Worth Our Weight In Gold
Trip Start Oct 04, 2004
96Trip End Oct 02, 2005
Today we took a trip to the Perth Mint. The reason for it being built in the first place was due to the massive influx of gold seekers in the 1900's booming the population in Western Australia from 48,000 to 180,000 in just 20 years. As people hunted for gold, they needed a place to sell it to. It was agreed with the British government to open up a branch of the mint in Perth to meet these needs. The place is now used mainly for decorative coin making, but they also produced the Olympic medals that were used in the 2000 games in Sydney. The gold medal is effectively a silver disc covcered in gold, the silver is a silver disc, and the bronze is made up of melted down 1 cent bronze coins which the aussies dont use any more. Takes a bit of the shine off coming third when you know the medal was made for pennies!
We took the tour and watched a gold smelter ply his trade, taking heated gold and transforming it into a solid gold bar. The pots used to smelt the gold are sent back to be recycled after 2 weeks use, and normally there will be around $150 of gold stuck to the side of the pots that is reclaimed and sent back to the mint. When they cleaned the smelting areas down a few years ago, they found around $250,000 worth of gold that had gone into the atmosphere and stuck to the walls and ceilings. Not a bad haul at all. We had the opportunity to handle a gold bar, putting our hand into a plastic casing to try and lift a 12kgm block of gold worth over $200,000. You couldn't get it our of the hole, so our dreams of using it to fund a 5 star travel experience over the rest of our trip were thwarted. If anyone says to me or Sarah that "you're worth your weight in gold" we can now answer that Anthony is worth $2,066,540 and Sarah is worth $1,124,620! They allowed you to get weighed, then converted the weight to that days gold price. For something that neither of us thought would be a great tour, it turned out to be a very surprisingly good place to visit, and highly recommended.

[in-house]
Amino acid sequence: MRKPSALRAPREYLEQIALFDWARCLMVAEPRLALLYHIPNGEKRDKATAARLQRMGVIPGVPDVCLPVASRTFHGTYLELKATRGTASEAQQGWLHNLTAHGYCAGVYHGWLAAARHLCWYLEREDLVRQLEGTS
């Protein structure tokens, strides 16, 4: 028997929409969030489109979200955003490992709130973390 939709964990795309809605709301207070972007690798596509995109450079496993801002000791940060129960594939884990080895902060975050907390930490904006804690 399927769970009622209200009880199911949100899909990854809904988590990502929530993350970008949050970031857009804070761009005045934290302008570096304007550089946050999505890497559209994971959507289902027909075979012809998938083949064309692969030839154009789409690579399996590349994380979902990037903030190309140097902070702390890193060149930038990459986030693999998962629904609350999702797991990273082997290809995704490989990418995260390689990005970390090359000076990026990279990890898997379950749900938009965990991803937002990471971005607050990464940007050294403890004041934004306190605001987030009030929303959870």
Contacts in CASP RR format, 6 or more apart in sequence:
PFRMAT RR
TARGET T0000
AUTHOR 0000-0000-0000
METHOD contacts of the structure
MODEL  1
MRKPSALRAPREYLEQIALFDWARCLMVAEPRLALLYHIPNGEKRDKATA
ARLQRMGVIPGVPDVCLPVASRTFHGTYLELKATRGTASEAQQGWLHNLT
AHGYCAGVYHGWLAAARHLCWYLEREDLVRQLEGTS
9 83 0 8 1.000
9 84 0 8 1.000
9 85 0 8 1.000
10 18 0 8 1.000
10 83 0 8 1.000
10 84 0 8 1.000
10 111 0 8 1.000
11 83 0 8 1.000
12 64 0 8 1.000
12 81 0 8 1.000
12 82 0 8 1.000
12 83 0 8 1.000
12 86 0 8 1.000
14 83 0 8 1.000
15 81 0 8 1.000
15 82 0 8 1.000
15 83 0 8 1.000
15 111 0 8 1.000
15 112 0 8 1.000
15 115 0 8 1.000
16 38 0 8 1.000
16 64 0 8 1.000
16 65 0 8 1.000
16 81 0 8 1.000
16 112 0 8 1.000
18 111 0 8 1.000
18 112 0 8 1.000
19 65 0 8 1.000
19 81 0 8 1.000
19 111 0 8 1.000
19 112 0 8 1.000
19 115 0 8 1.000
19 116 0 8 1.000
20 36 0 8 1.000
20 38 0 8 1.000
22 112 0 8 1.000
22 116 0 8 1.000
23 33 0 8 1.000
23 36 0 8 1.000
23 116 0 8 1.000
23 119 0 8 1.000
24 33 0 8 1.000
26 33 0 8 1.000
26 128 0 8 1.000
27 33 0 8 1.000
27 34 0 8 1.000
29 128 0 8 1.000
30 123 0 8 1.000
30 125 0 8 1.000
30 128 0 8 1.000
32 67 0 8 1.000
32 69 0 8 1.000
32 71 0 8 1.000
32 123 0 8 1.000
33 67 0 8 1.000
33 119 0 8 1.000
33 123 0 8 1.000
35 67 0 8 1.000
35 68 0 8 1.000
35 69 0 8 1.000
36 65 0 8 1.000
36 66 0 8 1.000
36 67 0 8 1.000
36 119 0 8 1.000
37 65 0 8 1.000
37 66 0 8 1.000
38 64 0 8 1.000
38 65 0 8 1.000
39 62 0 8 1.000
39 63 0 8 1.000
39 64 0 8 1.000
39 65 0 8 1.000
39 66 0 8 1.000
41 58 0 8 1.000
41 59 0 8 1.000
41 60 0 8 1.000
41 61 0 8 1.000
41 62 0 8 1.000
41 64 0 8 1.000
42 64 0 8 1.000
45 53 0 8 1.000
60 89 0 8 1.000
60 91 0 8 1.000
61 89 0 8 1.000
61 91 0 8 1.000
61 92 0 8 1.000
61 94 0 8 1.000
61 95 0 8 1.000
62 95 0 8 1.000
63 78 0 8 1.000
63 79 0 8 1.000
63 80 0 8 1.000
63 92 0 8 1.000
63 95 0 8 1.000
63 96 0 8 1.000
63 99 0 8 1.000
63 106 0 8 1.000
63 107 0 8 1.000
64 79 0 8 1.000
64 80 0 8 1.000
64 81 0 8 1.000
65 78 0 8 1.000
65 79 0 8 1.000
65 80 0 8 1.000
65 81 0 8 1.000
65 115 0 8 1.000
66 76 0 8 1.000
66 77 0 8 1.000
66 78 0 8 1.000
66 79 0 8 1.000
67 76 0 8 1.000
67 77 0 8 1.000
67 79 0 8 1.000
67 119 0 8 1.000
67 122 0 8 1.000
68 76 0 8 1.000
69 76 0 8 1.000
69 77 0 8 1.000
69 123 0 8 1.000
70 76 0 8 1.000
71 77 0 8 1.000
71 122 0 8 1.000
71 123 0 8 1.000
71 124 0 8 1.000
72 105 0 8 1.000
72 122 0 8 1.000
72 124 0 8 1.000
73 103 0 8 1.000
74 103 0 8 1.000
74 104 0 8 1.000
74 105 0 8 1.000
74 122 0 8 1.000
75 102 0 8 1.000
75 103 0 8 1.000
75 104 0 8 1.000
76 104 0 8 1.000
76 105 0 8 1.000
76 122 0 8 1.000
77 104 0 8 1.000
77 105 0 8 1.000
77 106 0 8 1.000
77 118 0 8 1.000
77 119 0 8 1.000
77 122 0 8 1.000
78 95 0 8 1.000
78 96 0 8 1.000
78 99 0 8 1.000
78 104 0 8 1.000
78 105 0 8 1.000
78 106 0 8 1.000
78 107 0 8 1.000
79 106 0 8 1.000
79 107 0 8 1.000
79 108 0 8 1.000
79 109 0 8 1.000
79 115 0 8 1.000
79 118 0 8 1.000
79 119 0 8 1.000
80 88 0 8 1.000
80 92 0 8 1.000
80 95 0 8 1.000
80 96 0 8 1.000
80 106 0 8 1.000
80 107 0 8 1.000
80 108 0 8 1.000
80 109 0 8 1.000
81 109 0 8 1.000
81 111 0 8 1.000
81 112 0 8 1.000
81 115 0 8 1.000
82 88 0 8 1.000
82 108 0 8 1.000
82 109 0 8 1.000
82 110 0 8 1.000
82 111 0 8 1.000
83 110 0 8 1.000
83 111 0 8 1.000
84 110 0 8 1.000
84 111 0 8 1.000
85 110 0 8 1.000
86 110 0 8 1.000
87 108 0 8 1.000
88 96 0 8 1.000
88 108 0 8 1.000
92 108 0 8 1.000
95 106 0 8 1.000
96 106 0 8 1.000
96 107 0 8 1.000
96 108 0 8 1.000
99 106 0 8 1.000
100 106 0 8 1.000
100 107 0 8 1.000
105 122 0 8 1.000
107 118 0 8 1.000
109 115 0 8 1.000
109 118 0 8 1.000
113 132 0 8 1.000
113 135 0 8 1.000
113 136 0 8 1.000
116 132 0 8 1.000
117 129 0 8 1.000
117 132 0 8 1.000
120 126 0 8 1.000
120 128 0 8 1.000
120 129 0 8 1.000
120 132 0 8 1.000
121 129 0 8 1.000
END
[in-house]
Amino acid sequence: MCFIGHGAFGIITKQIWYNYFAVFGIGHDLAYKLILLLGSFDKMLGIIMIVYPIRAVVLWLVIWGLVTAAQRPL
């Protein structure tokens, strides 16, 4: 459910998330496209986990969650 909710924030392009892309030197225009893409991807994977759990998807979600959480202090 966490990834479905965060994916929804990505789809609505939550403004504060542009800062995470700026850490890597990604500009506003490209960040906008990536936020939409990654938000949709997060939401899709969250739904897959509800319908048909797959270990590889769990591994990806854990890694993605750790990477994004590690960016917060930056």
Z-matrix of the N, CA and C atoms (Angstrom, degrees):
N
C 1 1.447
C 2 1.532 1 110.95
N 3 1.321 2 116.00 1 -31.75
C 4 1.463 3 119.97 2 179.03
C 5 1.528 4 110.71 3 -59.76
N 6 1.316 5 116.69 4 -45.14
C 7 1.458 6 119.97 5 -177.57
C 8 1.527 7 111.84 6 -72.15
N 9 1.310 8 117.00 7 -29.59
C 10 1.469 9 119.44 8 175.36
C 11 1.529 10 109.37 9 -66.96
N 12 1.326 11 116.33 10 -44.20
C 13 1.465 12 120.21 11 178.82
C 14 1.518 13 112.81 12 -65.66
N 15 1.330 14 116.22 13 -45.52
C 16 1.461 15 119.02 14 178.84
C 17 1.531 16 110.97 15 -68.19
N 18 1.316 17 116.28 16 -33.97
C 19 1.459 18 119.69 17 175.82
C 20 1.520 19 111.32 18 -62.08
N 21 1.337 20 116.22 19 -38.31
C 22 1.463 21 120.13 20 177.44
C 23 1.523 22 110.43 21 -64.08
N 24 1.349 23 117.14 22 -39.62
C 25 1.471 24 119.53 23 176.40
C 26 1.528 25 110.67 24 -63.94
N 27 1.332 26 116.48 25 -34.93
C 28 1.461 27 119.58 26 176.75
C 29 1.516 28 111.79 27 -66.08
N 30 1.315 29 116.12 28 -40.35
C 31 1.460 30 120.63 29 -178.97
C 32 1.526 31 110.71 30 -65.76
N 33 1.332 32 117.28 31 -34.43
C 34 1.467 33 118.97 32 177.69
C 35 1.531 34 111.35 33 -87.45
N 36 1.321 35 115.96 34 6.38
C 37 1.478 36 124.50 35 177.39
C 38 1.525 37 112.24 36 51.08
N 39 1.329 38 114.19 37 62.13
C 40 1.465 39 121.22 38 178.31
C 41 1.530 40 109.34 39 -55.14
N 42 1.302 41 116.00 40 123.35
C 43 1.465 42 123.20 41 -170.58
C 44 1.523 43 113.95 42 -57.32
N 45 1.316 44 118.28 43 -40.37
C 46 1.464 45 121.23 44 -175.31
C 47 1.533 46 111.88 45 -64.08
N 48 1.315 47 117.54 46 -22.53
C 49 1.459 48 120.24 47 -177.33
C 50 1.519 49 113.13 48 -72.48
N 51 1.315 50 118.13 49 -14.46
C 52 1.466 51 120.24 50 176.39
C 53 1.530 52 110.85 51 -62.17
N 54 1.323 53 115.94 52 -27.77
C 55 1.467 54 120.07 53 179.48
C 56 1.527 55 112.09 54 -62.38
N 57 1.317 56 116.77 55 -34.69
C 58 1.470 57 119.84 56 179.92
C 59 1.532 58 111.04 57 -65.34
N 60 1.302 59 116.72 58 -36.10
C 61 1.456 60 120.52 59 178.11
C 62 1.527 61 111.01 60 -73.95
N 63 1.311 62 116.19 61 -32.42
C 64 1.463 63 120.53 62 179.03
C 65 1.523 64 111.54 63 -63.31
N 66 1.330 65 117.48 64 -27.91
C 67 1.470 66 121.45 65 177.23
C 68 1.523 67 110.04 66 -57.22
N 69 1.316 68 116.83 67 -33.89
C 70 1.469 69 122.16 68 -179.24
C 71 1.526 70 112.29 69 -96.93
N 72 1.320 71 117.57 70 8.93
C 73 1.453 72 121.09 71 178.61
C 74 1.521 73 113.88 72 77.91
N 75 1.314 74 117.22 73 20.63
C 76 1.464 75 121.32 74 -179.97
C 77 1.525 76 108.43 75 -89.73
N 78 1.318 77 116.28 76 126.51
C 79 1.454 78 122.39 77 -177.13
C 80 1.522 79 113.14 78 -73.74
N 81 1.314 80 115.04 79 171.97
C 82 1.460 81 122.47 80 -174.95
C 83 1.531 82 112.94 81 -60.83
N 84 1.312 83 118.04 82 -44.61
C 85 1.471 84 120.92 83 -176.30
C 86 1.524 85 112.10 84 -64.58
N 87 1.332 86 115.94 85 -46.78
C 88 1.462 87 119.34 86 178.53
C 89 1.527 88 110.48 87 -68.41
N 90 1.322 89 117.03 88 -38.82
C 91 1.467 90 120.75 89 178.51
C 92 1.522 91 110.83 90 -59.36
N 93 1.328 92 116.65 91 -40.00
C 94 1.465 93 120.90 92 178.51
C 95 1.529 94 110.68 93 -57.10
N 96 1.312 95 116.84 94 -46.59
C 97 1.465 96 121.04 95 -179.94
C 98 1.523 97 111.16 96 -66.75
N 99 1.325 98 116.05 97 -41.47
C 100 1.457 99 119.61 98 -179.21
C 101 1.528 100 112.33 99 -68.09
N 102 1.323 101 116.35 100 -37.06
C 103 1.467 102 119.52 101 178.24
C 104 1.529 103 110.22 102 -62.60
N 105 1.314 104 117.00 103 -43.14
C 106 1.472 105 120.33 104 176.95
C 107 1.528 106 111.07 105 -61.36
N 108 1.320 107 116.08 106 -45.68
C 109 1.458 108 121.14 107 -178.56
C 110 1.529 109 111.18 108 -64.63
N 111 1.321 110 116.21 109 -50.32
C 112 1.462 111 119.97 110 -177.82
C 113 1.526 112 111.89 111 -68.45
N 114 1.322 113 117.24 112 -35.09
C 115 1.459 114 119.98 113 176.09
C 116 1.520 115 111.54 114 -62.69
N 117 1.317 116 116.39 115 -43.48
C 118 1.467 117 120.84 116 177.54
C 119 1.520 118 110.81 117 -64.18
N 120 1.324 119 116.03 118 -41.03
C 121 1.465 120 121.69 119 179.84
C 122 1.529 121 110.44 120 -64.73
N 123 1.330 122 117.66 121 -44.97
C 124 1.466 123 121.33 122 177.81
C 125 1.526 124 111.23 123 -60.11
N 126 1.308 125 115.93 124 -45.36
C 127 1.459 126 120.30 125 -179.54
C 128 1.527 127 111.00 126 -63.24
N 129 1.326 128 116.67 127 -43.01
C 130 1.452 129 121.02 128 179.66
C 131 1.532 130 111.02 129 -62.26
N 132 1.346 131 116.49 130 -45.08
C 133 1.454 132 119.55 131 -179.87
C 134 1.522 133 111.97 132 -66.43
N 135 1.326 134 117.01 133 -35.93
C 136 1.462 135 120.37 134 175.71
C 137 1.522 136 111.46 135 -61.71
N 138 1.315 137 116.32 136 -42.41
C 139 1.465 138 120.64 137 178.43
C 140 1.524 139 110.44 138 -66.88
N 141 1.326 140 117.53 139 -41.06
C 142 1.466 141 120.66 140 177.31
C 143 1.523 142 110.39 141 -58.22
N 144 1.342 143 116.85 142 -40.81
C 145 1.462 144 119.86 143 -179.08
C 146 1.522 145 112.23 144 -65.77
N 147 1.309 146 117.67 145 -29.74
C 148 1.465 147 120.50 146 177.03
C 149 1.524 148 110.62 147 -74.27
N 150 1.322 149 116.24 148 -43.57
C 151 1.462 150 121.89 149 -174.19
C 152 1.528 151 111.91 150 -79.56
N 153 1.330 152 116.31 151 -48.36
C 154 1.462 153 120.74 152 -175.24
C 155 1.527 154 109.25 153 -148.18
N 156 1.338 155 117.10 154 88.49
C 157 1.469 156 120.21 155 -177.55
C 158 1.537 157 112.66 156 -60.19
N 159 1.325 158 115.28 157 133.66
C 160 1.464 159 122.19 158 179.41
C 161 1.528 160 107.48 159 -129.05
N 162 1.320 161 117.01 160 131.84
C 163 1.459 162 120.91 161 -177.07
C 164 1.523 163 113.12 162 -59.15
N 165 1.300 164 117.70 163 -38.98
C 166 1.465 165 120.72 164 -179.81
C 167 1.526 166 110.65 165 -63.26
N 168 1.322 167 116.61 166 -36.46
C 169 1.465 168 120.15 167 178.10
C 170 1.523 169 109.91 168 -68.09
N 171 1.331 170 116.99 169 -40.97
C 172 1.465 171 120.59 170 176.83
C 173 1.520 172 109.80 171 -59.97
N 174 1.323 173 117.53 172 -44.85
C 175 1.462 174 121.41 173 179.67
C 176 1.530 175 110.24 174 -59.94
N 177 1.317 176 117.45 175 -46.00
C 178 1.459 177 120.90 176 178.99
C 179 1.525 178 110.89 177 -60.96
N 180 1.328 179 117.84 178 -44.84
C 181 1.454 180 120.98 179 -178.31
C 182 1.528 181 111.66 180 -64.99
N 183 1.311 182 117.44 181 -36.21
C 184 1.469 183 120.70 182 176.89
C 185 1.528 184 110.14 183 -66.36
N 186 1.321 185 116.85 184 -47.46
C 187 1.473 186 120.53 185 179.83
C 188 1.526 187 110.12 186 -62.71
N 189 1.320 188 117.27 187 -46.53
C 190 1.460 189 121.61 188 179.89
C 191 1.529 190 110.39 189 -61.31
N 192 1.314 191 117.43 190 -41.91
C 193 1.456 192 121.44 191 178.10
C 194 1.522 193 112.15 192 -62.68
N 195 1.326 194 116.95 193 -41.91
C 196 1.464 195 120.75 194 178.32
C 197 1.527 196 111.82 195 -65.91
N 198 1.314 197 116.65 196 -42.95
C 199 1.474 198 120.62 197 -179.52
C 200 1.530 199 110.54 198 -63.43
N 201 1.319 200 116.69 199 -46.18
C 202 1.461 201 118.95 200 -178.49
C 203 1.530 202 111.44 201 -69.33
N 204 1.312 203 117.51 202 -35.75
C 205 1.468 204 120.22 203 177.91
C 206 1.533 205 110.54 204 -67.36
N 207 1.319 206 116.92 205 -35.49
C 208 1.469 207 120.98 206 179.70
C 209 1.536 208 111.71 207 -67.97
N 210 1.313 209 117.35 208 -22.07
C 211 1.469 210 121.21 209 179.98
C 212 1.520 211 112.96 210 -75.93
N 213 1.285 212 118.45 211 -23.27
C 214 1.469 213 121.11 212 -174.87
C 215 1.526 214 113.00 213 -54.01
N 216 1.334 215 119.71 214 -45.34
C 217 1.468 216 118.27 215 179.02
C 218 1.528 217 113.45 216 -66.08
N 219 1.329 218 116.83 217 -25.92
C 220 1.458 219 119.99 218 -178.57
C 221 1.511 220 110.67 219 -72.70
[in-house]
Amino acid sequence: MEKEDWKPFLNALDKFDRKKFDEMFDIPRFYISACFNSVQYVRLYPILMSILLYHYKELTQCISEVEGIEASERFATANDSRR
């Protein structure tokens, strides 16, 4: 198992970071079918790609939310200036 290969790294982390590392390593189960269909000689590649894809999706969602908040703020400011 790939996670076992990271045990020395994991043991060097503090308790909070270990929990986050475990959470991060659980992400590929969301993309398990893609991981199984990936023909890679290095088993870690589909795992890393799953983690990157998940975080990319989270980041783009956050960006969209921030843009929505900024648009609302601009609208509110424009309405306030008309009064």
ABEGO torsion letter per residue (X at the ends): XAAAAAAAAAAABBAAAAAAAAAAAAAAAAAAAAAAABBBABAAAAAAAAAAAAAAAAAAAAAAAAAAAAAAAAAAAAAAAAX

We met up with Carol and Tom in the afternoon to say goodbye as they were off to Cairns for some much needed sun. The rain was still relentless and was on the go morning, noon, and night. We said goodbye (for a 2nd time) probably realising that we'd meet up again on the east coast
8th June 2005
Today we took the train out to Midland station where we were greeted by Andrea, a relative of my side of the family. It may seem strange to some people, but me or Sarah had never met Andrea or Dean before (well not at an age where I can remember anyway), and they us, so for both it was a little of the unknown. As soon as we got in the car though, it felt as natural as anything. We chatted away on the trip to Andrea and Dean's home out at Mount Helena where we talked and had drinks. Me and Sarah were introduced to Benjy, the dog they owned, and also Blake, their 9 year old son ( a boy in Australia who knows that football is not called soccer!). We talked about members of the family and who had been up to what, and I showed a few pictures to them of grandma and grandad. We did have a little difficulty working out where the "relationship" was between me and Andrea, as I wasn't aware of some of the names she gave me and she of the names I mentioned. After a couple of pizza's (one of which was a wonderful desert pizza which had a topping of chocolate on a pizza base, sounds strange but was very good!) and after copious amounts of beer, and way too many glasses of white wine for Sarah, we were offered to stay the night and we accepted
9th June 2005
We were dropped off at the station in the morning after our great nights sleep where Andrea asked us back again over the weekend if we were in Perth still, and we headed back into the city. We had had a great time with Andrea, Dean and Blake, but it was now back to finding a way out of Perth. There were no campervan relocations, all the flights were stupidly expensive and the train would have taken away 3 days of out life had we have opted for that route. We gave up and went back to the hostel to get some sleep. One of us was suffering from a little hangover, Sarah, so she needed time to recover.
We took a walk up to the Museum of Western Australia where we learnt a bit about the history of how Perth came about, and how it had progressed over the years. It didn't mention much about the Aborigional people (or Indigenous Australians as they are mainly now called) which is a shame, seeing as though it was only as recent as the 1960's that theres people were actually classed as "people" and given a vote). Maybe its because of the shame surrounding the whole Aboriginal culture. There is a useful site at www.dreamtime.net.au regarding the history of the Aboriginal culture and timeline's on all major historical events if you fancy reading further about it.